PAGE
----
Turbine snaps in half in Chatham-Kent, MPP calls for halt of wind projects

Emergency officials are on scene and report the turbine has been disconnected from the grid — no injuries have been reported.

'The blade is wrapped around the bottom of it and the engine is on the ground'

A collapsed wind turbine in Chatham-Kent is renewing calls for wind projects to be stopped. (Monte McNaughton/Twitter)

A wind turbine in Chatham-Kent, Ont. has snapped in half, leading to calls from one area MPP to halt area wind projects.

The turbine in Raleigh Township, near the corner of Drake Road and the 16th Line, collapsed on itself Friday.

"As we were getting closer you could see in the distance that it was snapped in half .. it's actually one of those 'Oh my goodness [moments]," said Chatham-Kent Ward 2 councillor Karen Herman. "I was so surprised to see something like this. The blade is wrapped around the bottom of it and the engine is on the ground."

No injuries reported

The Turbine is owned by TerraForm Power. The company confirmed one of its turbines collapsed Friday and that crews are investigating the cause.

"The issue did not cause any injuries or impact to the broader community," wrote spokesperson Chad Reed in a statement emailed to CBC News.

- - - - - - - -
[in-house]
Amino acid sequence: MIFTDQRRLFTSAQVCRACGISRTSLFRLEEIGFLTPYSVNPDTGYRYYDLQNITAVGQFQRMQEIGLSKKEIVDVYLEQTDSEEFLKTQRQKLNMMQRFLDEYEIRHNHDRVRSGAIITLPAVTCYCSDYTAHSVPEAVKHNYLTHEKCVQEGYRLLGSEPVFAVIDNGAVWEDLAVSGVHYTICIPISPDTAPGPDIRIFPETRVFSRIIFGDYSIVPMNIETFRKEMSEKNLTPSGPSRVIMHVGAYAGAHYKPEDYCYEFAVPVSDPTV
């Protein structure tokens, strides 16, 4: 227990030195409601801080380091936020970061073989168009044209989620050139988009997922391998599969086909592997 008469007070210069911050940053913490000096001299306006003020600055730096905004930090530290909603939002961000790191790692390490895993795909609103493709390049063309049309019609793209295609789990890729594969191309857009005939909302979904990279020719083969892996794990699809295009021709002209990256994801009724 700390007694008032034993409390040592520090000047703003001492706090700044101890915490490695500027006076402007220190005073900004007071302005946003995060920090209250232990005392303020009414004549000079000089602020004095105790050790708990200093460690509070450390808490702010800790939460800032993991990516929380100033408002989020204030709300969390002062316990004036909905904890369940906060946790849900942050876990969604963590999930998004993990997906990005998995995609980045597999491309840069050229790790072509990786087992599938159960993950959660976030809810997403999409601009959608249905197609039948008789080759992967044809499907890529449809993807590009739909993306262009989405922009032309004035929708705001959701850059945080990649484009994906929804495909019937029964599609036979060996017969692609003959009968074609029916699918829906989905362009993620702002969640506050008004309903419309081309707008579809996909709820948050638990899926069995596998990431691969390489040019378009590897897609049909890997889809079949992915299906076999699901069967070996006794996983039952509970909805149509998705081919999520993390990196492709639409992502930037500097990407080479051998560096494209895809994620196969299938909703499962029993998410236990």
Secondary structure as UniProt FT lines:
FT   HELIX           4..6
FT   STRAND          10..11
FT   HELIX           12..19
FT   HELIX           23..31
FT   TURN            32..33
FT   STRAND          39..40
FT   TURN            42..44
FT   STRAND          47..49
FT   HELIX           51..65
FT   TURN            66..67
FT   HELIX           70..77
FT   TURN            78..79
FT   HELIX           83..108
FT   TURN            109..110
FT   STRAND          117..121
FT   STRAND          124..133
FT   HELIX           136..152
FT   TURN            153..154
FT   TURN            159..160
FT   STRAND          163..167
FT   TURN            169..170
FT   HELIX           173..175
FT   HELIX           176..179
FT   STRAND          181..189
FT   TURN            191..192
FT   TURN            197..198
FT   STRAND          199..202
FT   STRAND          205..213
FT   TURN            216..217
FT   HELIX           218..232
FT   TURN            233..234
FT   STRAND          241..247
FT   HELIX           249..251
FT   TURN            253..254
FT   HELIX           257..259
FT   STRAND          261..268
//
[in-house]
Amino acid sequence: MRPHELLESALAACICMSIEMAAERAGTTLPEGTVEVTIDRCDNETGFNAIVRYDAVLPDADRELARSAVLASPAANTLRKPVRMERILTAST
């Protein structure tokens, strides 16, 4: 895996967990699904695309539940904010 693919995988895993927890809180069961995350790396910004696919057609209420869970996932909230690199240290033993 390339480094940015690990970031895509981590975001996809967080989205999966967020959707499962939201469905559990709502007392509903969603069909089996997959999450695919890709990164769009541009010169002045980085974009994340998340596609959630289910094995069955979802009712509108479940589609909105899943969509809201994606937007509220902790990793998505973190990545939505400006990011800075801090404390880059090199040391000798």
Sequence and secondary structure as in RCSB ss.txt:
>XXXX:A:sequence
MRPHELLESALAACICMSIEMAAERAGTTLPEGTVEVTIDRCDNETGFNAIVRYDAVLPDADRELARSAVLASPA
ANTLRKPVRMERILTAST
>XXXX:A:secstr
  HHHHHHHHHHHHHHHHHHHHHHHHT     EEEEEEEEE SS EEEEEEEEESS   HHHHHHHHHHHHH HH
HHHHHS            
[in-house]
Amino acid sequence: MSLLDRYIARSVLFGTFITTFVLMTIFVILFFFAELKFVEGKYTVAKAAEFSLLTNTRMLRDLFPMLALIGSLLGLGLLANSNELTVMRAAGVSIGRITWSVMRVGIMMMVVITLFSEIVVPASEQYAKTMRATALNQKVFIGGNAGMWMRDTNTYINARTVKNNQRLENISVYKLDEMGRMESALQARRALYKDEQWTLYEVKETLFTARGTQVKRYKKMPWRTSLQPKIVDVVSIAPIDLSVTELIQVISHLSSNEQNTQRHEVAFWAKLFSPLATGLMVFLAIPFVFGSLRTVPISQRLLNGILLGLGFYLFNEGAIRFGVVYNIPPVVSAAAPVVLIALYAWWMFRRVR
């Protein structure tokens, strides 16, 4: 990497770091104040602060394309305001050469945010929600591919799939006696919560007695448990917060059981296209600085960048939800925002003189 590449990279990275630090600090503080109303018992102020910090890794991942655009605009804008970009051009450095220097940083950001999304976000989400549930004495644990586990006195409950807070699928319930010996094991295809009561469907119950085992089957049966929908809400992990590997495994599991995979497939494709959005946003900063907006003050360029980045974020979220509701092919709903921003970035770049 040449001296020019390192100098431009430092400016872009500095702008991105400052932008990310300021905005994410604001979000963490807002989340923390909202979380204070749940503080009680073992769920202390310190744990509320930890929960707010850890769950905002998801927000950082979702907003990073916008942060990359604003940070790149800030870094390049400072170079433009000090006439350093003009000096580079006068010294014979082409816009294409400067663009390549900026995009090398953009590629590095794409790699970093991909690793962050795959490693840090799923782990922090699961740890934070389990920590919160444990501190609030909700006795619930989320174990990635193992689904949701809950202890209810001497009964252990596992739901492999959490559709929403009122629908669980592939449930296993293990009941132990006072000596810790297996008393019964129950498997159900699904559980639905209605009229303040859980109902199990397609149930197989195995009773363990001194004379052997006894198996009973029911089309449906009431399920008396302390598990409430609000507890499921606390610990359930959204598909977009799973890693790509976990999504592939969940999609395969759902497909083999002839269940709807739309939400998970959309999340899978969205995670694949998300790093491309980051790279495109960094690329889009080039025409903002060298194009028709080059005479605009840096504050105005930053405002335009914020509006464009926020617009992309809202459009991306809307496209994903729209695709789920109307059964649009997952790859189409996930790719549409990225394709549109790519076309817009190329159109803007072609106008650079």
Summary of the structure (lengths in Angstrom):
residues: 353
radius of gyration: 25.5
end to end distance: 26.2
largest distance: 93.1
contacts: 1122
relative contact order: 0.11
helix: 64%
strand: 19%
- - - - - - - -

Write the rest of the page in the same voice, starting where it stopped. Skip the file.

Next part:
Chatham-Kent's Fire and Paramedic Chief Bob Crawford said the turbine has been disconnected from the grid.

"With safety being a priority, workers are currently putting up safety fencing around the broken turbine and Chatham-Kent Police are also present," he added.

Lambton-Kent-Middlesex MPP Monte McNaughton shared a photo of the mangled turbine on Twitter and used it as an opportunity to renew calls to stop two upcoming wind projects in the area.

"The Liberal government should put a halt to the Otter Creek and North Kent projects immediately, put a moratorium on them so we can look into the safety issues of turbines," he explained.

McNaughton said he was shocked by the pictures of the wreckage.

"There are safety concerns," he added. "There are many families that live near these turbines."

Herman, who lives just 650 metres from a turbine herself, said the toppled turbine highlights why it's important to have rules for how close they can be built to houses.

"Not building these close to homes is very strategically important, environmentally and also for safety factors involved here," she explained. "It's important that we know why it happened and if there are others that could happen for the same reason, that's something we would need to know as well."